Joe Weller has instigated a conflict over water rights between two ranchers. The idea is to have the ranchers do each other in then move in and take over. Hoppy and the good guys won't let this happen.
On a cattle drive Hoppy, camp cook Windy, companion Lucky, and young Artie Peters encounter an eccentric professor. The professor professes to be searching for the evolutionary missing link... See full summary »
George 'Gabby' Hayes,
Buck Colins heads a group of local ranchers who are trying to prevent the railroad from completing its line through their property. Till now they have been able to charge tolls on herds ... See full summary »
Caldwell and Nixon have their men rob the stage and then critcize the Sheriff for not catching the robbers. With her father the Sheriff under pressure, Mary sends for Hoppy who finds the ... See full summary »
George 'Gabby' Hayes,
A town bedeviled with outlaws sends for Hoppy, Lucky and California after their own vigilante committee fails to solve the towns problems. Hoppy discovers that the bad guys are led by the town boss, and so are the vigilantes.
When Hoppy agrees to lead a large cattle drive north he runs into lots of trouble. First Anderson and Wilson join the drive to do what damage they can. Then Lewis and his men posing as Tail officials try to cut out part of the herd. When Hoppy sees through this ruse, they rustle some cattle and burn the camp. Written by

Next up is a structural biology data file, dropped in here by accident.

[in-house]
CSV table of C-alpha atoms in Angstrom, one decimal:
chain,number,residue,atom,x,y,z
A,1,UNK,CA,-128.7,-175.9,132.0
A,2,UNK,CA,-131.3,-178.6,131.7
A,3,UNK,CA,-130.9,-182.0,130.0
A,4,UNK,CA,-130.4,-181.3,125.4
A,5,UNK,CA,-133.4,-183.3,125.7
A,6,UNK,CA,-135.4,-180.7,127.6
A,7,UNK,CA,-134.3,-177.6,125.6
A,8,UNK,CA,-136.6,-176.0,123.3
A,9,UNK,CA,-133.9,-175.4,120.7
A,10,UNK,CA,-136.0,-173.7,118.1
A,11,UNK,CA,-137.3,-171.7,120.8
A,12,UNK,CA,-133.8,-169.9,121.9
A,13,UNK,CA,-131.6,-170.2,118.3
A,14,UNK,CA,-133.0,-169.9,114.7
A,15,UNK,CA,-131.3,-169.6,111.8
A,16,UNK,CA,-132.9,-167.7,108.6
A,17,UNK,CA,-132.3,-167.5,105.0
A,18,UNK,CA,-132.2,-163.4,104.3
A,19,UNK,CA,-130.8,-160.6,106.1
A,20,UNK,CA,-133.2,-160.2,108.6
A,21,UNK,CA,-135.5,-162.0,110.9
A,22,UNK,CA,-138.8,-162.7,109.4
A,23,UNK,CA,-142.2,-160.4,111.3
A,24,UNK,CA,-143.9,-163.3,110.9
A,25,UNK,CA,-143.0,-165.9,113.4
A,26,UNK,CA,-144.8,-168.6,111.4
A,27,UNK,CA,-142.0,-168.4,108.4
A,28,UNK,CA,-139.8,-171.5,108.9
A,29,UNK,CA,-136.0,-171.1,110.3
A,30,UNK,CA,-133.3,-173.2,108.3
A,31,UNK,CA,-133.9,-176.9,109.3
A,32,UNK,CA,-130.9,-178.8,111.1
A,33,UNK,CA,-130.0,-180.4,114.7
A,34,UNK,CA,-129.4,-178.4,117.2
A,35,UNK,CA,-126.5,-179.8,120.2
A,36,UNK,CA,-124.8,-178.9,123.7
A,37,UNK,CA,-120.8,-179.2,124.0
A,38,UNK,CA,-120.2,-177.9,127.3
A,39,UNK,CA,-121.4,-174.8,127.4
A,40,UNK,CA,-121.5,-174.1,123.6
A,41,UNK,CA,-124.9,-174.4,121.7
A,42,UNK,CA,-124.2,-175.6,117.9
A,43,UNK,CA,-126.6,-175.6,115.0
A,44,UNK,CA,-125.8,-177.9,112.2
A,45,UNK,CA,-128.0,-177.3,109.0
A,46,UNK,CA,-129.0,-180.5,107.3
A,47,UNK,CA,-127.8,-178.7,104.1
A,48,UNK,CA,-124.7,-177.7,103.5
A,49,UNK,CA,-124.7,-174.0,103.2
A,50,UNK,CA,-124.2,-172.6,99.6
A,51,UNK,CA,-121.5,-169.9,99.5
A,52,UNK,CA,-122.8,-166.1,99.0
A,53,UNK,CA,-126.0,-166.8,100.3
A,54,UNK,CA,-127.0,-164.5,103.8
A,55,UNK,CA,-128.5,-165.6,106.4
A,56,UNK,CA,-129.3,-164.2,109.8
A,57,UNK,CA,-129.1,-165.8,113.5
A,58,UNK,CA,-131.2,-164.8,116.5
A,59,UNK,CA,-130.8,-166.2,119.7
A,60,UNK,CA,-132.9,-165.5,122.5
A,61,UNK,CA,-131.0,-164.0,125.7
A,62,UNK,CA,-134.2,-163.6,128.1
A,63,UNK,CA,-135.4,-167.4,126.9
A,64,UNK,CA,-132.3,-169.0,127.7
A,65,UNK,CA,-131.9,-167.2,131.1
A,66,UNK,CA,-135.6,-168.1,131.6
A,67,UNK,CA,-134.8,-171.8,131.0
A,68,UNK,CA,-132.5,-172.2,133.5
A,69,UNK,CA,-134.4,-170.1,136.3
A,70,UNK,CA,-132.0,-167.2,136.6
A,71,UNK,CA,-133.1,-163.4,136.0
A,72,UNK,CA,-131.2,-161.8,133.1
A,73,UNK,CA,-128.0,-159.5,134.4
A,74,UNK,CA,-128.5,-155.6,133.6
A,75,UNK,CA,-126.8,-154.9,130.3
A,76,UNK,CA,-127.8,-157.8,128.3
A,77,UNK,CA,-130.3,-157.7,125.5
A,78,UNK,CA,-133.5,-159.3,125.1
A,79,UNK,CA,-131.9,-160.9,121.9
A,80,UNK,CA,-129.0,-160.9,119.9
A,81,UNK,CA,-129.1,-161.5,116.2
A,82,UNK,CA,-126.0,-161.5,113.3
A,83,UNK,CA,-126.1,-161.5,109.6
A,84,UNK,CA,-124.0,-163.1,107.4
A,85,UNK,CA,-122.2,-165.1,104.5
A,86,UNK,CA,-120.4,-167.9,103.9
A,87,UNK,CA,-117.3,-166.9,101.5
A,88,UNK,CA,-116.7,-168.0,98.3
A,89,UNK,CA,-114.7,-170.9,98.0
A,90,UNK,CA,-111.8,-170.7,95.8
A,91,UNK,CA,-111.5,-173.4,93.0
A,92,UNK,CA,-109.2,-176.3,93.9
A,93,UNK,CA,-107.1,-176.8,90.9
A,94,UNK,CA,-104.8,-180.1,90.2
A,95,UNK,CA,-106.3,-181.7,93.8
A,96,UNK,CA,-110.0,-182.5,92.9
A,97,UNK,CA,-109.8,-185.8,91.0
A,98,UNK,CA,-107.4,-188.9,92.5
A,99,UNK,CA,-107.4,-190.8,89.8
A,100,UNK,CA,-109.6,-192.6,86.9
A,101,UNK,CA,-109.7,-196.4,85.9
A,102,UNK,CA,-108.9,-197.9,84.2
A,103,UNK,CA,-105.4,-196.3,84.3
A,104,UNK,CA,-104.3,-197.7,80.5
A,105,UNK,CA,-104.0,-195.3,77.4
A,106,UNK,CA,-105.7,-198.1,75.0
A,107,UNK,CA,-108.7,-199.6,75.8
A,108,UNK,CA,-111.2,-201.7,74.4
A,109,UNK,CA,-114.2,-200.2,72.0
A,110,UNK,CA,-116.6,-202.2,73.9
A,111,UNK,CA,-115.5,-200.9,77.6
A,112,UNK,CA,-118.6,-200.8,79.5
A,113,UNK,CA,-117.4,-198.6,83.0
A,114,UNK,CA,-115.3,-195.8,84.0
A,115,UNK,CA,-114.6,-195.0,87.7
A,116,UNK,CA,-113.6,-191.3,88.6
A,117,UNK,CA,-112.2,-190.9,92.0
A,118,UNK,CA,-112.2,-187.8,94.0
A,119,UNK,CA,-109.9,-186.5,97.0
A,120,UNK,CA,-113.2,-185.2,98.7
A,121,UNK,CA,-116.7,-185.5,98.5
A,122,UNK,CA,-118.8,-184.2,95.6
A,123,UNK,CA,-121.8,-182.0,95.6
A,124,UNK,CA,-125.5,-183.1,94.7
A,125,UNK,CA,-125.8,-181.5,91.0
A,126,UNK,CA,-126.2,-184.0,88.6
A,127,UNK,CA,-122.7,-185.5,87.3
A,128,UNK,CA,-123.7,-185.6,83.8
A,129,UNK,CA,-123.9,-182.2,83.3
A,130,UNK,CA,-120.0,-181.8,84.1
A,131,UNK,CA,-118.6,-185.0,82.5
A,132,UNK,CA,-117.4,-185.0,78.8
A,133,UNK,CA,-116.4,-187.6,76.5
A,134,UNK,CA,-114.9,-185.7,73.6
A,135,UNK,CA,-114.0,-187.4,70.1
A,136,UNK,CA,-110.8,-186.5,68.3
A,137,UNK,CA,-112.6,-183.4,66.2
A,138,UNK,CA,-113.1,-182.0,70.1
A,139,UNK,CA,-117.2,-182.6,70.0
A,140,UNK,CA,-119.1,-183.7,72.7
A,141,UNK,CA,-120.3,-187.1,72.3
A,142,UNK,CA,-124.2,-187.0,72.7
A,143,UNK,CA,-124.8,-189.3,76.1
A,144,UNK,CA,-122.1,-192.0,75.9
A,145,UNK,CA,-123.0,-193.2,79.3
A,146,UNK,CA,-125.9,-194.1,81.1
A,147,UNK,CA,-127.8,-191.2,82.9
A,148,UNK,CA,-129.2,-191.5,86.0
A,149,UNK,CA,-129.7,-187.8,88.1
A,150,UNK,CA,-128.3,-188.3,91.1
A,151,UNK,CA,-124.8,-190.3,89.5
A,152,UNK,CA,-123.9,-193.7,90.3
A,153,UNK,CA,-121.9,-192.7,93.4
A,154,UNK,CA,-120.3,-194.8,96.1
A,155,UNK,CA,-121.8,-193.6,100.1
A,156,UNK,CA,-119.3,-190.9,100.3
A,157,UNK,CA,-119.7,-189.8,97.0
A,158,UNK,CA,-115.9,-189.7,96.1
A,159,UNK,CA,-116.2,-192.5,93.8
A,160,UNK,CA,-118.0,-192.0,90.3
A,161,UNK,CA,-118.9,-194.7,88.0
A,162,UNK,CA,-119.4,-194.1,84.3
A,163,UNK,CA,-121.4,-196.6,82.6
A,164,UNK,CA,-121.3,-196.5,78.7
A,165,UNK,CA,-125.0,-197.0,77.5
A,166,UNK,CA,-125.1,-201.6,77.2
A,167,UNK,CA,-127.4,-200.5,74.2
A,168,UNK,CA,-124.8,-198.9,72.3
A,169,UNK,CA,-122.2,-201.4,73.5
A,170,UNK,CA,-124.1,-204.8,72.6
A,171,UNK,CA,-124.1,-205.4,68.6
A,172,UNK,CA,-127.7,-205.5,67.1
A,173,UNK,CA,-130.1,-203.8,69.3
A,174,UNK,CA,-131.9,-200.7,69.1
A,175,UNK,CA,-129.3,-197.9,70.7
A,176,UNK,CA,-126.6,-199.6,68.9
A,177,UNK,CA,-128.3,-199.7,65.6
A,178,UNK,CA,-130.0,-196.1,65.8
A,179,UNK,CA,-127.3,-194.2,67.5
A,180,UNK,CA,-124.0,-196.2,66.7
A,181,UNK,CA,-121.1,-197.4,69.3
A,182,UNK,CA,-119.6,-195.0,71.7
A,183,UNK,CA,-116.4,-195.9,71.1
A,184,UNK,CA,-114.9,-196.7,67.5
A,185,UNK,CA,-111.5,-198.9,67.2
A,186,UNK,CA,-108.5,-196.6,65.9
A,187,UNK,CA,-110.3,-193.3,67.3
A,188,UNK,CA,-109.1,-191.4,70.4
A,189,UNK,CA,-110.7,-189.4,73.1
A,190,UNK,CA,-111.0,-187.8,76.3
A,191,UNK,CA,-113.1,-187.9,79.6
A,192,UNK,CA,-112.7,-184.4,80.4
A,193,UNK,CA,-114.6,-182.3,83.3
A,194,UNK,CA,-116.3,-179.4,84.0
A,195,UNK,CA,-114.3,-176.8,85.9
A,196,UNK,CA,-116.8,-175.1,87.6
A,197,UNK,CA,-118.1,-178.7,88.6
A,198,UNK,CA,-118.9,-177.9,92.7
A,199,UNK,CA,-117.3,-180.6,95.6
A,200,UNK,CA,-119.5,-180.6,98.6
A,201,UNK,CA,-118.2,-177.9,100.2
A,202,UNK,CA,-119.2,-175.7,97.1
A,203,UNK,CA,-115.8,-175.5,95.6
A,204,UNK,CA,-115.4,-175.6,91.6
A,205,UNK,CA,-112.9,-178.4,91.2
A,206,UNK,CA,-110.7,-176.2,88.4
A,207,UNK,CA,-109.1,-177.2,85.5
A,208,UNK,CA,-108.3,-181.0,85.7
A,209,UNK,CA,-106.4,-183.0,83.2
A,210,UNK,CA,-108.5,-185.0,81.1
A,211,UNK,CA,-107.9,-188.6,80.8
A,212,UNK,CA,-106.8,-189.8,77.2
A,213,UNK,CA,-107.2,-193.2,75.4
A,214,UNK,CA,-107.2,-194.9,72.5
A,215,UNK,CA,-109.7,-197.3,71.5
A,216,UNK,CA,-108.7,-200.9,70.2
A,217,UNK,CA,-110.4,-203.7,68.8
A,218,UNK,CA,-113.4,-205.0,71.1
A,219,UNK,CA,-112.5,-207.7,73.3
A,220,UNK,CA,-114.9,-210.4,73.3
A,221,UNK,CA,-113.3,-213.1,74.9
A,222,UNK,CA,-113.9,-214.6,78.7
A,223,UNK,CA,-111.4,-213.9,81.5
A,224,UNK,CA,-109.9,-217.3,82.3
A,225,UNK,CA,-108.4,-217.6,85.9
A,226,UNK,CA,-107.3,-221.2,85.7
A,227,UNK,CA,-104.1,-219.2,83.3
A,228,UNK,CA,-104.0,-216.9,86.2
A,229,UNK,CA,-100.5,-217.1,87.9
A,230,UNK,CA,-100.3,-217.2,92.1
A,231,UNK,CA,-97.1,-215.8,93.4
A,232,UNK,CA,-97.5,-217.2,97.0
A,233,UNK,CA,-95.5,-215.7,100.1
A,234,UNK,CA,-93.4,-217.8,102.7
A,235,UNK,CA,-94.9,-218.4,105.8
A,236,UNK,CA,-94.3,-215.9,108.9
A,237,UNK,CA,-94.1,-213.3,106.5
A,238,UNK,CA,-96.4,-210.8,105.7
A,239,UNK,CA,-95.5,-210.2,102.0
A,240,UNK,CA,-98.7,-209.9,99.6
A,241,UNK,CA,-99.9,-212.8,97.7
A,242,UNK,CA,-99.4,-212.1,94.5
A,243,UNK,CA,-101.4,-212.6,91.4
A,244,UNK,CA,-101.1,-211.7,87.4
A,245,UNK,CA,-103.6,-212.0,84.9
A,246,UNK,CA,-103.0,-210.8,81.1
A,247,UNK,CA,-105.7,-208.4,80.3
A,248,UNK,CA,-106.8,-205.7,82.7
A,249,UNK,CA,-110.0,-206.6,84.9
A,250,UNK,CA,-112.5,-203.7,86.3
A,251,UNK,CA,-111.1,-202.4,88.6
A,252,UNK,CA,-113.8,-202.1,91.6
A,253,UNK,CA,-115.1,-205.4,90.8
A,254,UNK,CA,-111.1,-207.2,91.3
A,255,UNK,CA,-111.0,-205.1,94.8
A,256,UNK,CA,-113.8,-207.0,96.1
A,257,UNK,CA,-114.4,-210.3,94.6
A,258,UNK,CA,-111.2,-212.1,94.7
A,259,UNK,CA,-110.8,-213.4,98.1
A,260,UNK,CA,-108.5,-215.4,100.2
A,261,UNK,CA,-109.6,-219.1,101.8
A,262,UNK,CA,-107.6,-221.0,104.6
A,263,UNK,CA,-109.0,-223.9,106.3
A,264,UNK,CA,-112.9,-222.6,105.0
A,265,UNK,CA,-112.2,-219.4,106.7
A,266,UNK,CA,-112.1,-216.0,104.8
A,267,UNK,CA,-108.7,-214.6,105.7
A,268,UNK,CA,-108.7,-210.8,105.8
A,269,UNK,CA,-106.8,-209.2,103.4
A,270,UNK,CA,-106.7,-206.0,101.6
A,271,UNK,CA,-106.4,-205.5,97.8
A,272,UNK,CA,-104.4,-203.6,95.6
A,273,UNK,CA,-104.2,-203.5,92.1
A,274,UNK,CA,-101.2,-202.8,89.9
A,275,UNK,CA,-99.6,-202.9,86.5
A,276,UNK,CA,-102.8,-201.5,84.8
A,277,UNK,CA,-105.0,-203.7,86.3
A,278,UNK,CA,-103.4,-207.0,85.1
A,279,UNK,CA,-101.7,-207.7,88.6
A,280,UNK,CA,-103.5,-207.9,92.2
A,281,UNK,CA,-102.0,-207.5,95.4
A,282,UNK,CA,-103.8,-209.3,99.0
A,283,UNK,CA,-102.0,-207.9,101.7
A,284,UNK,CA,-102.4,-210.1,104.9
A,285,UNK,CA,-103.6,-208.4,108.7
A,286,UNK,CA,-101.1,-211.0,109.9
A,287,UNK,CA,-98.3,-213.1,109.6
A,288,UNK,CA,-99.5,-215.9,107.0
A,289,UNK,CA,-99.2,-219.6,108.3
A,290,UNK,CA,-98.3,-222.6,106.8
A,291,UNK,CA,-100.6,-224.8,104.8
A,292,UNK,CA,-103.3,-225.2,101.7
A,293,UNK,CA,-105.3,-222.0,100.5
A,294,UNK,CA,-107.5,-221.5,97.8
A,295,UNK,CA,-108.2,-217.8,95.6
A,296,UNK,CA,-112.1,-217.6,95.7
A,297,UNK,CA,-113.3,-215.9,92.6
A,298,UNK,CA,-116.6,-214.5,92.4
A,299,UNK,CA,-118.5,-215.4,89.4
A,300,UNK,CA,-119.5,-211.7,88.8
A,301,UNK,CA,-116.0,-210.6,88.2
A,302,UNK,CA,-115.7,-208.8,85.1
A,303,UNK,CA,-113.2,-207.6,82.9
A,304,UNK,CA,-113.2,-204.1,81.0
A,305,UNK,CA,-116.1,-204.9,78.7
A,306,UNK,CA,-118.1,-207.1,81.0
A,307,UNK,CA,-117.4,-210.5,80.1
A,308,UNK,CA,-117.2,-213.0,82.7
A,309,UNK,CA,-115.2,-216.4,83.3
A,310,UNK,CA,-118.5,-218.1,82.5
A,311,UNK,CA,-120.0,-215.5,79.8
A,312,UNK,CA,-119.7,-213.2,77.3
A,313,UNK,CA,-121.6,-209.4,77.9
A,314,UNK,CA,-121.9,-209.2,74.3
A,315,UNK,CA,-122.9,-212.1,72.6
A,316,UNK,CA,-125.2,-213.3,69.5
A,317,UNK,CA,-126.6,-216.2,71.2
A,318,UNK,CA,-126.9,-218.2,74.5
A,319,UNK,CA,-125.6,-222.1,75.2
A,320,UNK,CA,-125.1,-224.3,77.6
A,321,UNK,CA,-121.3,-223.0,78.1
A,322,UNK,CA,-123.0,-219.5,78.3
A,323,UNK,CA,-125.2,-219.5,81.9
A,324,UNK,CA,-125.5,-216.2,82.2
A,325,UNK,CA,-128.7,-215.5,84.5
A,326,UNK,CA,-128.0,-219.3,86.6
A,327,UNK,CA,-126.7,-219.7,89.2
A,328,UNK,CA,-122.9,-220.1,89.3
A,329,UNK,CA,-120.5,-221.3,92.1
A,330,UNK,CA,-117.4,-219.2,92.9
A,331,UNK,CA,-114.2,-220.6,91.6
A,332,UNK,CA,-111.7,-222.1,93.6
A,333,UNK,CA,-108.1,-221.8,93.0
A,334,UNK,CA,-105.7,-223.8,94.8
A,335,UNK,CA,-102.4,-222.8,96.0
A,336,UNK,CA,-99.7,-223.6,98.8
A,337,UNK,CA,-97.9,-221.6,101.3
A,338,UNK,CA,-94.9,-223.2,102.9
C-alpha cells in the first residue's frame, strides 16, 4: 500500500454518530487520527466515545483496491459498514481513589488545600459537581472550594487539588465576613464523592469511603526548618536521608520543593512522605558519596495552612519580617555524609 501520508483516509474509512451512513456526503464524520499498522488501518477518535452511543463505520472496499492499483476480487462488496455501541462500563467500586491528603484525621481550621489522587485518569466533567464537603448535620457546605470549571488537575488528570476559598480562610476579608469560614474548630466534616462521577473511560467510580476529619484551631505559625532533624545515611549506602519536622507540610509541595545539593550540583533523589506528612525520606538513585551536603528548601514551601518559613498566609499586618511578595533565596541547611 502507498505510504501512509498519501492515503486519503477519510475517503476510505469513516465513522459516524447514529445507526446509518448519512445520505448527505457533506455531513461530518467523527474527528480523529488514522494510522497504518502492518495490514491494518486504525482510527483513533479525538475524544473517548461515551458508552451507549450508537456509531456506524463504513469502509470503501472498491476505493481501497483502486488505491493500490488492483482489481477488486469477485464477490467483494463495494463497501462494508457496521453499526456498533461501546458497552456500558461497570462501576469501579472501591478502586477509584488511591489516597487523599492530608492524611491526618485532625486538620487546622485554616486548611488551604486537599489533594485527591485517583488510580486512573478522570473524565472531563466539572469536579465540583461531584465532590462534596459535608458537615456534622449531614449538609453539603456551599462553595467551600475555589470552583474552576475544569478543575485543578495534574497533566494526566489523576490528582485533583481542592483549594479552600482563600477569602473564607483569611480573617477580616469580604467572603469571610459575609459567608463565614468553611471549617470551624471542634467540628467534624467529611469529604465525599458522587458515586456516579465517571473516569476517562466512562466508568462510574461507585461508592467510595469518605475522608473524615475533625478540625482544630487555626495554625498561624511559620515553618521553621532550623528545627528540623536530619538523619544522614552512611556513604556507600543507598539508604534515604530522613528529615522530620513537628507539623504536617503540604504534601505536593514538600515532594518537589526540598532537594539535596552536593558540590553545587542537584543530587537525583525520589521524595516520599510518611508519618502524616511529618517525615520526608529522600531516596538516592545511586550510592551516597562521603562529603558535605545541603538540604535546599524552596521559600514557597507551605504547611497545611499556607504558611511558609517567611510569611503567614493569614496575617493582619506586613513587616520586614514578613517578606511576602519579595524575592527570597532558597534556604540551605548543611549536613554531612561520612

Maurice VanAuken <firstname.lastname@example.org>
Among the best of the sixty-six Hopalong Cassidy westerns.
"Trail Dust" is a pleasing example of how a simple "formula" western can, with a bit of imagination and a good cast, can be turned into a first-rate adventure. Hopalong Cassidy, together with his usual sidekicks Windy and Johnny Nelson, volunteer to sell their herd at a reasonable price during a food shortage. This does not set well with some greedy cattlemen (led by Morris Ankrum, who was to become a familiar staple in later Hopalong adventures, usually as an unctuous villain). The bad guys set out to sabotage the cattle drive at every turn, and the action scenes are vintage Hopalong Cassidy. There are some pleasant diversions along the way - including an understated Beth Clark - and the climatic denouement seems a natural to the scenes which precede it. There is a little singing along the way, but - as in most of the early Cassidy movies - the music is pleasant, authentic to its genre, and does not interfere with the plot or action. Also, Trail Dust contains some good scenes of cattle-droving, using some real-life cowboys. Quite Enjoyable.
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